The just-published A New Textbook of Americanism: The Politics of Ayn Rand presents Rand’s little-known 1946 essay “Textbook of Americanism” and never-before-seen commentary on issues in political philosophy. Building on Rand’s philosophic thought, the book also features new essays from Objectivist scholars and writers exploring further aspects of the actual nature of Americanism.
Seventeen years, 2,351 Americans dead, 20,094 wounded. These grim numbers scarcely begin tell the story of the Afghanistan war, which marked its 17th anniversary on Sunday, Oct. 7. It’s been a tragic failure, but for reasons few people understand.
By allying with Saudi Arabia’s Islamist monarchy, American policy betrays our own ideal of political freedom and sells out the regime’s victims — thus continuing a wider pattern in America’s Mideast policy. The essay spotlights the fate of Raif Badawi and the subjugation of Saudi women.
The range of Ayn Rand’s commentary on cultural-political issues was sweeping. You can see that, for example, in some of the topics she explored in her public lectures at the Ford Hall Forum: from the philosophic meaning of Woodstock and the moon landing, to the ecology movement and the moral significance of the Catholic Church’s views on contraception; from the nature of laissez-faire capitalism and freedom of speech, to the military draft and the Vietnam war.
I’ve often revisited her commentary on foreign policy and international relations, partly because — just as in her analysis of economic, political and cultural issues — there are enduring philosophical lessons with application today. It’s an area of her thought that I hope scholars will delve into.
So I was pleased to read a recent article, “Fostering liberty in international relations theory: the case of Ayn Rand,” by Edwin van de Haar in the academic journal International Politics. It’s encouraging to see academic work on Rand that takes her seriously.
Twenty five years ago, Israel and the Palestinians signed the fateful Oslo peace accord. What has been the legacy of this acclaimed venture in peacemaking?
Elan Journo writes:
There’s a well-established pattern among political and intellectual leaders of underrating the aims, morale, and capability of the Islamist movement. And it costs us dearly. Take, for example, the following assessment of various Al Qaeda factions in Iraq. At the time, Al Qaeda was supposed to have been “decimated,” even as the group’s flag was flying in some Iraqi cities.
The analogy we use around here sometimes, and I think is accurate, is if a jayvee team puts on Lakers uniforms that doesn’t make them Kobe Bryant. . . . I think there is a distinction between the capacity and reach of a bin Laden and a network that is actively planning major terrorist plots against the homeland versus jihadists who are engaged in various local power struggles and disputes, often sectarian.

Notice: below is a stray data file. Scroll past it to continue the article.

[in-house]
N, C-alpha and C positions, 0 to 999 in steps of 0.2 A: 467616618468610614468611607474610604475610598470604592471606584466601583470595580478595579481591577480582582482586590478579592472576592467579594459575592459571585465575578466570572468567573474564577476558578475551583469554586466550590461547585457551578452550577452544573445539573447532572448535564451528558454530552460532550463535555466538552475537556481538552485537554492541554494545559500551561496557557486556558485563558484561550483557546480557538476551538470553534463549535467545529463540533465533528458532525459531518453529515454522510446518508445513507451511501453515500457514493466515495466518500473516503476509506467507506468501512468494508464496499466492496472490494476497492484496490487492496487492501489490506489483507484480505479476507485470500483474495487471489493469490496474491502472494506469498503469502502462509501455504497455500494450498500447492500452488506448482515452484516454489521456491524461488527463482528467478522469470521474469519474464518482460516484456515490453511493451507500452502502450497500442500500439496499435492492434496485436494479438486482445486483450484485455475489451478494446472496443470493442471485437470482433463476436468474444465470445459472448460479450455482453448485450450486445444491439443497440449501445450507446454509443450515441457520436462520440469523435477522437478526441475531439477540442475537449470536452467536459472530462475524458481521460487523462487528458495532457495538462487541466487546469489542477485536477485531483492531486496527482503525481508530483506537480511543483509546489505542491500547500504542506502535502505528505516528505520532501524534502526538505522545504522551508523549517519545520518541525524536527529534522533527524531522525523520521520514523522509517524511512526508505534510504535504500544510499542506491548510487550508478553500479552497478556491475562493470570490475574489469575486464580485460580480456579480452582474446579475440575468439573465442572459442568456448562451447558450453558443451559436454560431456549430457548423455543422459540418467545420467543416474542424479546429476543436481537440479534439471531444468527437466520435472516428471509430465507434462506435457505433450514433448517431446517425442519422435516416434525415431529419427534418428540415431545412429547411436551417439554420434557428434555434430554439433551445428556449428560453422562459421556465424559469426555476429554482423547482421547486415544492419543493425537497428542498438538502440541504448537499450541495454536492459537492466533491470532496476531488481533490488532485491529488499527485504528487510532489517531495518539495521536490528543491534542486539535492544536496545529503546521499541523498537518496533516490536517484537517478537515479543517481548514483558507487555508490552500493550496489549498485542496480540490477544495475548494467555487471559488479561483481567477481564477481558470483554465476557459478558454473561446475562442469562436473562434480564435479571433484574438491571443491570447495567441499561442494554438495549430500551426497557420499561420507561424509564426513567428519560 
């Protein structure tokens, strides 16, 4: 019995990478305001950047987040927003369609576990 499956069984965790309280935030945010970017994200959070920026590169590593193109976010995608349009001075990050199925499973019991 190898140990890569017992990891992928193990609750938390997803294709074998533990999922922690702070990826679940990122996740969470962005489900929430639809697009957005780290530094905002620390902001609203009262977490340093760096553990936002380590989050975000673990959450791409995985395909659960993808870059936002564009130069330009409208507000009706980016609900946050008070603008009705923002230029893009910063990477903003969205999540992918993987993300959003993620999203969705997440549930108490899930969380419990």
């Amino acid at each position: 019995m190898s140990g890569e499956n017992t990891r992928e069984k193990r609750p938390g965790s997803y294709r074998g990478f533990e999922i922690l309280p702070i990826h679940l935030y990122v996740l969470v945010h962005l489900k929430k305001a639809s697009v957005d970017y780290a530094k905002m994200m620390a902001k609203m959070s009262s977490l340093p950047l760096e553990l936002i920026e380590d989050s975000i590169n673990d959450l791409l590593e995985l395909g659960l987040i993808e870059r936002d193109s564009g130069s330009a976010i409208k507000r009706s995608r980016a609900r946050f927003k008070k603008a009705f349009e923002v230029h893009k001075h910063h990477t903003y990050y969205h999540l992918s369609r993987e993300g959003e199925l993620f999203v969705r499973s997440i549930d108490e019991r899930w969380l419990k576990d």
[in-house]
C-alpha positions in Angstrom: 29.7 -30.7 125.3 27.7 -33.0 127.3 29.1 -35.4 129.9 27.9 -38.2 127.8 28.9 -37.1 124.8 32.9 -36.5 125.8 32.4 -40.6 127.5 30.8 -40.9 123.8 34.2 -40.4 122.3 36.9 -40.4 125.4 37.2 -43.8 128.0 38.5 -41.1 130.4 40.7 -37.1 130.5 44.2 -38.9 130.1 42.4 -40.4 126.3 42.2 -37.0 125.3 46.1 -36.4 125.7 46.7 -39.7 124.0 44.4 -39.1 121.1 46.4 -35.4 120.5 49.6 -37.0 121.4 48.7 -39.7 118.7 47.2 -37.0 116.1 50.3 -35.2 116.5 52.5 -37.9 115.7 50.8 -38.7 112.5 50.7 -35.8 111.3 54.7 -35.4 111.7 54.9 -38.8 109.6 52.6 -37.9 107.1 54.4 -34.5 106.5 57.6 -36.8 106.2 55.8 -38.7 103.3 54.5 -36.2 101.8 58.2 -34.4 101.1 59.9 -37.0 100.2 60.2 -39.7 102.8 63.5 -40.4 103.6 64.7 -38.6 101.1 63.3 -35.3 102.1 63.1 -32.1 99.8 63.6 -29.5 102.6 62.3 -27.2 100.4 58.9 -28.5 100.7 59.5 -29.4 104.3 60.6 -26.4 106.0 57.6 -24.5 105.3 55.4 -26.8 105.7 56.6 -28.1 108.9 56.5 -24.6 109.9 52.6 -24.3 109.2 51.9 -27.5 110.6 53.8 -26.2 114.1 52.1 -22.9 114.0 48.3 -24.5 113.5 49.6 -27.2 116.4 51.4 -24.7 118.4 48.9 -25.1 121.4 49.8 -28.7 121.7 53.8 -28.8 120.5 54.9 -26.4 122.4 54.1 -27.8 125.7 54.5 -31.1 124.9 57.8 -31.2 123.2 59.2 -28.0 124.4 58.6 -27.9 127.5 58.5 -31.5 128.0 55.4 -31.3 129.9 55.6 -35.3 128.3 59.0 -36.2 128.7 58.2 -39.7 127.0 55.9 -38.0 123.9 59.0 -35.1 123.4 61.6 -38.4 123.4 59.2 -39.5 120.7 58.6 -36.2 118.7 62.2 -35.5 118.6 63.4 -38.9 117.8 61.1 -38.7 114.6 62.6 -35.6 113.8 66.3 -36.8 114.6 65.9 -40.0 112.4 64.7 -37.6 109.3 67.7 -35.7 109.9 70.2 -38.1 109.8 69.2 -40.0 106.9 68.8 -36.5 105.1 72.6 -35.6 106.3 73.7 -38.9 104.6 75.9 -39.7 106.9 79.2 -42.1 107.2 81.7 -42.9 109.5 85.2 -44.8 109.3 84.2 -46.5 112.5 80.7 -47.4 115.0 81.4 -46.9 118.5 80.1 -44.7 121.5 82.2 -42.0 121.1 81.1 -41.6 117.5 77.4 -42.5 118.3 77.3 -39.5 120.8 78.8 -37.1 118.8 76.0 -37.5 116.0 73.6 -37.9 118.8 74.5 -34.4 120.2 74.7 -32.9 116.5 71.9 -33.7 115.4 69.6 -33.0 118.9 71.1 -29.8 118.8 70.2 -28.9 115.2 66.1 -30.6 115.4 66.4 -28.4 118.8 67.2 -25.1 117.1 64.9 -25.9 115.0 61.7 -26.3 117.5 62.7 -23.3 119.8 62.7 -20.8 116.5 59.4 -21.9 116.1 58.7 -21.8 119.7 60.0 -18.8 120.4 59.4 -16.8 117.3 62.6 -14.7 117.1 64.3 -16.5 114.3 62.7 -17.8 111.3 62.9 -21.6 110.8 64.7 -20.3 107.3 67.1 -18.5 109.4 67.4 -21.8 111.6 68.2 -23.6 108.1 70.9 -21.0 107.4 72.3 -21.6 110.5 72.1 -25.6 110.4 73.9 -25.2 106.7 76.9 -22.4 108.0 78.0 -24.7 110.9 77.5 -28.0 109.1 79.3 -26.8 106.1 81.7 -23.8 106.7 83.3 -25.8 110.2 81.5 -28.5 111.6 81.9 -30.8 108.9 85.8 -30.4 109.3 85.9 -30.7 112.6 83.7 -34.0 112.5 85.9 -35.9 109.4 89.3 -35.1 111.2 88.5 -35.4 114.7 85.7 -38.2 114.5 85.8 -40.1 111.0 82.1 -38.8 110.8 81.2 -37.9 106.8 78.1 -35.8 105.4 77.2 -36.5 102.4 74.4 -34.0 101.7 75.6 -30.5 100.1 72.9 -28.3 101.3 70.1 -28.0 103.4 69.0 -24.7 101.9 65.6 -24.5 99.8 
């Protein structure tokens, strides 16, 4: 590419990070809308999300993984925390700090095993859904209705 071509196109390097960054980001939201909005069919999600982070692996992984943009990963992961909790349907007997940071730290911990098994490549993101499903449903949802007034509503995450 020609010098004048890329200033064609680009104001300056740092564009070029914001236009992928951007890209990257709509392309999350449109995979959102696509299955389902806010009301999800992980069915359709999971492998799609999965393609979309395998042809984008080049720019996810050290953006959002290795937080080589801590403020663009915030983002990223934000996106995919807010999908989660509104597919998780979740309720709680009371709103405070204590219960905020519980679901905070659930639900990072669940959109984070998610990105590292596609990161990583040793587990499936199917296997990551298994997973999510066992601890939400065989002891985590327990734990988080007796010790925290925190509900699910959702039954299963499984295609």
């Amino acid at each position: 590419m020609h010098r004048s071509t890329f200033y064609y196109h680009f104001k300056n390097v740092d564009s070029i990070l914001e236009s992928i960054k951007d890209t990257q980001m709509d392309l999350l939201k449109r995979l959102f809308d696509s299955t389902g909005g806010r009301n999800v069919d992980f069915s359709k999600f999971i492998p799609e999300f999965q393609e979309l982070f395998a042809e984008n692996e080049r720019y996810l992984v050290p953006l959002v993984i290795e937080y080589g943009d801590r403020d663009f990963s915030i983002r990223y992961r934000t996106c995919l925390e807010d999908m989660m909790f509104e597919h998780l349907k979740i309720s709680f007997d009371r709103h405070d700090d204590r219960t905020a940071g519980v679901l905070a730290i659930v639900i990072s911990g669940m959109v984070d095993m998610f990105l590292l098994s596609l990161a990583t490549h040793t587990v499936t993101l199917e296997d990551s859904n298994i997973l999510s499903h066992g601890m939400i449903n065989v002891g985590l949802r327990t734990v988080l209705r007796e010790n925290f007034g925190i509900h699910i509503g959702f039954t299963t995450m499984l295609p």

These were Barack Obama’s words in a New Yorker interview published January 2014. Six months later, one Al Qaeda affiliate conquered large areas of Iraq and Syria. That group, which became widely known as the Islamic State, or ISIS, then declared itself a “caliphate.”
Continue reading: Inside the Caliphate: Understanding ISIS
In The Federalist, Elan Journo writes:
For his new Showtime series, Sacha Baron Cohen, the satirist who created and starred in the film “Borat,” carried out a prank laden with political significance. While the prank’s main focus is a commentary on gun control, it can also be taken as a critique of some Americans’ reflexive, unthinking attitude toward Israel.
So contends Alan Elsner in the Washington Post, who calls instead for a critical, balanced, thoughtful policy toward Israel. That seemingly reasonable path, however, rests on its own kind of reflexive, unthinking mindset.
Continue reading: Sacha Baron Cohen Reveals Need To Think More Deeply About Israel
In my new book, What Justice Demands: America and the Israeli-Palestinian Conflict, I offer an argument about the essential nature of the conflict, what has fueled it for so long, and America’s stake in it. It’s a vast, complex subject, and naturally there are many aspects, issues, and questions that I could deal with only partly, or that I had to put to one side. What’s more, in analyzing the issue, I adopt a secular, individualist moral framework, a framework informed by Ayn Rand’s philosophy of Objectivism. Consequently, the argument I present in the book pushes back against prevailing views of the conflict and America’s approach to it.
So, from the outset, I expected objections, questions, and disagreement. And I welcome such engagement.In this essay, I take up five challenges to What Justice Demands and my approach in it—but without assuming that you’ve read the book. Clearly, you’ll gain more if you’ve already engaged with the book, but if you have yet to pick up a copy, this article will give you a flavor of the book’s distinctive perspective and value.
Continue reading: Tackling Top 5 Objections to “What Justice Demands”